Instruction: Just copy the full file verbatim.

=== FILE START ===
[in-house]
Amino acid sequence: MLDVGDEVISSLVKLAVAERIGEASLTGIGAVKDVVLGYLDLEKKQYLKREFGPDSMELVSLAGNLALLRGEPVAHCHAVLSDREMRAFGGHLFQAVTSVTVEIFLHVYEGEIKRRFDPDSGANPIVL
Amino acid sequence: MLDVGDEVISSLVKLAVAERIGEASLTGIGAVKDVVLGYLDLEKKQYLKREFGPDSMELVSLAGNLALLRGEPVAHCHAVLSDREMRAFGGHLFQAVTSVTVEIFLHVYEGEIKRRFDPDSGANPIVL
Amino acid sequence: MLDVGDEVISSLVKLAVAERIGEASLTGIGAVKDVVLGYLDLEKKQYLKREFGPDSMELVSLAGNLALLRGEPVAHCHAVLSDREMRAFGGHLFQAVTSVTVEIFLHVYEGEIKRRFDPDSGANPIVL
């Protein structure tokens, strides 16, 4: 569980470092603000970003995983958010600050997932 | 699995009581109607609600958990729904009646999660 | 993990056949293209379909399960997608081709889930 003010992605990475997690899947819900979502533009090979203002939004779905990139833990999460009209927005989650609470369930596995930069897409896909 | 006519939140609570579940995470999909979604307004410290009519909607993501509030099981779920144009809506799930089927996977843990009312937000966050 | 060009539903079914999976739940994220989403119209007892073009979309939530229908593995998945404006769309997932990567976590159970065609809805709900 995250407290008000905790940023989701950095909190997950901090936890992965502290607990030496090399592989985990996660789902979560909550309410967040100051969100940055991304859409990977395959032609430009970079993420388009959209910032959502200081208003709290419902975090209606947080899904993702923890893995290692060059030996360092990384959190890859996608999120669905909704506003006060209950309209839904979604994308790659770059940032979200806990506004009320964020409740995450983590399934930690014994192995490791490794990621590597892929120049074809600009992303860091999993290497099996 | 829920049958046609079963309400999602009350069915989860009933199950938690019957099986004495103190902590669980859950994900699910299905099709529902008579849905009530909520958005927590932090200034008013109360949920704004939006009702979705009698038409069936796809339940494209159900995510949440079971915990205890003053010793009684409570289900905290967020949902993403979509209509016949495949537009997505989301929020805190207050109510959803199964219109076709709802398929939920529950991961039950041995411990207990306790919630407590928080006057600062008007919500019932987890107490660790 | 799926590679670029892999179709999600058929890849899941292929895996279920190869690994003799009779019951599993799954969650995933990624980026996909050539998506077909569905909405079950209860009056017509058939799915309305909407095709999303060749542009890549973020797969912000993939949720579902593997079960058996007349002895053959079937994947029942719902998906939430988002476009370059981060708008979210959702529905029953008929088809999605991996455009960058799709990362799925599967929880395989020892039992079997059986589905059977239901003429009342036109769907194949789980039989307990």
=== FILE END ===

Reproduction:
[in-house]
Amino acid sequence: MLDVGDEVISSLVKLAVAERIGEASLTGIGAVKDVVLGYLDLEKKQYLKREFGPDSMELVSLAGNLALLRGEPVAHCHAVLSDREMRAFGGHLFQAVTSVTVEIFLHVYEGEIKRRFDPDSGANPIVL
Amino acid sequence: MLDVGDEVISSLVKLAVAERIGEASLTGIGAVKDVVLGYLDLEKKQYLKREFGPDSMELVSLAGNLALLRGEPVAHCHAVLSDREMRAFGGHLFQAVTSVTVEIFLHVYEGEIKRRFDPDSGANPIVL
Amino acid sequence: MLDVGDEVISSLVKLAVAERIGEASLTGIGAVKDVVLGYLDLEKKQYLKREFGPDSMELVSLAGNLALLRGEPVAHCHAVLSDREMRAFGGHLFQAVTSVTVEIFLHVYEGEIKRRFDPDSGANPIVL
């Protein structure tokens, strides 16, 4: 569980470092603000970003995983958010600050997932 | 699995009581109607609600958990729904009646999660 | 993990056949293209379909399960997608081709889930 003010992605990475997690899947819900979502533009090979203002939004779905990139833990999460009209927005989650609470369930596995930069897409896909 | 006519939140609570579940995470999909979604307004410290009519909607993501509030099981779920144009809506799930089927996977843990009312937000966050 | 060009539903079914999976739940994220989403119209007892073009979309939530229908593995998945404006769309997932990567976590159970065609809805709900 995250407290008000905790940023989701950095909190997950901090936890992965502290607990030496090399592989985990996660789902979560909550309410967040100051969100940055991304859409990977395959032609430009970079993420388009959209910032959502200081208003709290419902975090209606947080899904993702923890893995290692060059030996360092990384959190890859996608999120669905909704506003006060209950309209839904979604994308790659770059940032979200806990506004009320964020409740995450983590399934930690014994192995490791490794990621590597892929120049074809600009992303860091999993290497099996 | 829920049958046609079963309400999602009350069915989860009933199950938690019957099986004495103190902590669980859950994900699910299905099709529902008579849905009530909520958005927590932090200034008013109360949920704004939006009702979705009698038409069936796809339940494209159900995510949440079971915990205890003053010793009684409570289900905290967020949902993403979509209509016949495949537009997505989301929020805190207050109510959803199964219109076709709802398929939920529950991961039950041995411990207990306790919630407590928080006057600062008007919500019932987890107490660790 | 799926590679670029892999179709999600058929890849899941292929895996279920190869690994003799009779019951599993799954969650995933990624980026996909050539998506077909569905909405079950209860009056017509058939799915309305909407095709999303060749542009890549973020797969912000993939949720579902593997079960058996007349002895053959079937994947029942719902998906939430988002476009370059981060708008979210959702529905029953008929088809999605991996455009960058799709990362799925599967929880395989020892039992079997059986589905059977239901003429009342036109769907194949789980039989307990």